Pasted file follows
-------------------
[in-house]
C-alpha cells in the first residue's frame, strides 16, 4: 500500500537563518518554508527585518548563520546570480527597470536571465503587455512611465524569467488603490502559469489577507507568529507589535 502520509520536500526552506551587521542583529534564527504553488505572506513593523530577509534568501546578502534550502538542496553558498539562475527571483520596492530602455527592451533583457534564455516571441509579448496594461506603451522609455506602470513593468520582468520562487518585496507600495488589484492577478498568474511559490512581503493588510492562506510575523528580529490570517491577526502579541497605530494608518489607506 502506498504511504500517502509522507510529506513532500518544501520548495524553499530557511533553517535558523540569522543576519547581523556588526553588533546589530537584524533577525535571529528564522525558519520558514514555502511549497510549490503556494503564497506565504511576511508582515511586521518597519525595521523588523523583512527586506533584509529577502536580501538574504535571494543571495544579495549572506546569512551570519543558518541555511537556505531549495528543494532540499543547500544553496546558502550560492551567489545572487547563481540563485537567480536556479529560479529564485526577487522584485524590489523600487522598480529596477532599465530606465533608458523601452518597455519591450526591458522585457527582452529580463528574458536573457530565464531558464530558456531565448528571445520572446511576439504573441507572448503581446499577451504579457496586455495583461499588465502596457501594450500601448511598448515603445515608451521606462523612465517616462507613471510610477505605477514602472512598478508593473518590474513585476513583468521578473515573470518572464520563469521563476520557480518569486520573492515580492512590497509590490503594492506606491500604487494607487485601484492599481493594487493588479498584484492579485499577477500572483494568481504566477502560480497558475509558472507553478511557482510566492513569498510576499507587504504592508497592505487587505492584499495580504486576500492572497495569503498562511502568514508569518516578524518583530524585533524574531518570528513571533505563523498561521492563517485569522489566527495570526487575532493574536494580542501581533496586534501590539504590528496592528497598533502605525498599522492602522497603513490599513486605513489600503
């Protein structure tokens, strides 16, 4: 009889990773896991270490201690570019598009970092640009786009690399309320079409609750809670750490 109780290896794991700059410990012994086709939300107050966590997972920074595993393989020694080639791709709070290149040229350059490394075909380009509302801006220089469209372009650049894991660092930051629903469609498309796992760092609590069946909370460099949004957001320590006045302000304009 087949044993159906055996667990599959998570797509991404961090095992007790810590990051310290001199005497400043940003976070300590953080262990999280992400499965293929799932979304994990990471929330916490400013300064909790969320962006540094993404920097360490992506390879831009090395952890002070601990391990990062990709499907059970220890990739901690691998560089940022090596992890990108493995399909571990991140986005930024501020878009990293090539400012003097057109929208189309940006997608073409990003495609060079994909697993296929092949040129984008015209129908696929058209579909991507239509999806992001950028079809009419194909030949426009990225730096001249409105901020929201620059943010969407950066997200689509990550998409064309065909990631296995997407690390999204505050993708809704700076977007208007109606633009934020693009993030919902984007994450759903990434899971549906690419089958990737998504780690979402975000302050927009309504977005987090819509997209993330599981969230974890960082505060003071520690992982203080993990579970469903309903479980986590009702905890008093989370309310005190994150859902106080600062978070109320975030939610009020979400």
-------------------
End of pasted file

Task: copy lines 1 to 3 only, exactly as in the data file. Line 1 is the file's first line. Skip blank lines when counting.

[in-house]
C-alpha cells in the first residue's frame, strides 16, 4: 500500500537563518518554508527585518548563520546570480527597470536571465503587455512611465524569467488603490502559469489577507507568529507589535 502520509520536500526552506551587521542583529534564527504553488505572506513593523530577509534568501546578502534550502538542496553558498539562475527571483520596492530602455527592451533583457534564455516571441509579448496594461506603451522609455506602470513593468520582468520562487518585496507600495488589484492577478498568474511559490512581503493588510492562506510575523528580529490570517491577526502579541497605530494608518489607506 502506498504511504500517502509522507510529506513532500518544501520548495524553499530557511533553517535558523540569522543576519547581523556588526553588533546589530537584524533577525535571529528564522525558519520558514514555502511549497510549490503556494503564497506565504511576511508582515511586521518597519525595521523588523523583512527586506533584509529577502536580501538574504535571494543571495544579495549572506546569512551570519543558518541555511537556505531549495528543494532540499543547500544553496546558502550560492551567489545572487547563481540563485537567480536556479529560479529564485526577487522584485524590489523600487522598480529596477532599465530606465533608458523601452518597455519591450526591458522585457527582452529580463528574458536573457530565464531558464530558456531565448528571445520572446511576439504573441507572448503581446499577451504579457496586455495583461499588465502596457501594450500601448511598448515603445515608451521606462523612465517616462507613471510610477505605477514602472512598478508593473518590474513585476513583468521578473515573470518572464520563469521563476520557480518569486520573492515580492512590497509590490503594492506606491500604487494607487485601484492599481493594487493588479498584484492579485499577477500572483494568481504566477502560480497558475509558472507553478511557482510566492513569498510576499507587504504592508497592505487587505492584499495580504486576500492572497495569503498562511502568514508569518516578524518583530524585533524574531518570528513571533505563523498561521492563517485569522489566527495570526487575532493574536494580542501581533496586534501590539504590528496592528497598533502605525498599522492602522497603513490599513486605513489600503
């Protein structure tokens, strides 16, 4: 009889990773896991270490201690570019598009970092640009786009690399309320079409609750809670750490 109780290896794991700059410990012994086709939300107050966590997972920074595993393989020694080639791709709070290149040229350059490394075909380009509302801006220089469209372009650049894991660092930051629903469609498309796992760092609590069946909370460099949004957001320590006045302000304009 087949044993159906055996667990599959998570797509991404961090095992007790810590990051310290001199005497400043940003976070300590953080262990999280992400499965293929799932979304994990990471929330916490400013300064909790969320962006540094993404920097360490992506390879831009090395952890002070601990391990990062990709499907059970220890990739901690691998560089940022090596992890990108493995399909571990991140986005930024501020878009990293090539400012003097057109929208189309940006997608073409990003495609060079994909697993296929092949040129984008015209129908696929058209579909991507239509999806992001950028079809009419194909030949426009990225730096001249409105901020929201620059943010969407950066997200689509990550998409064309065909990631296995997407690390999204505050993708809704700076977007208007109606633009934020693009993030919902984007994450759903990434899971549906690419089958990737998504780690979402975000302050927009309504977005987090819509997209993330599981969230974890960082505060003071520690992982203080993990579970469903309903479980986590009702905890008093989370309310005190994150859902106080600062978070109320975030939610009020979400």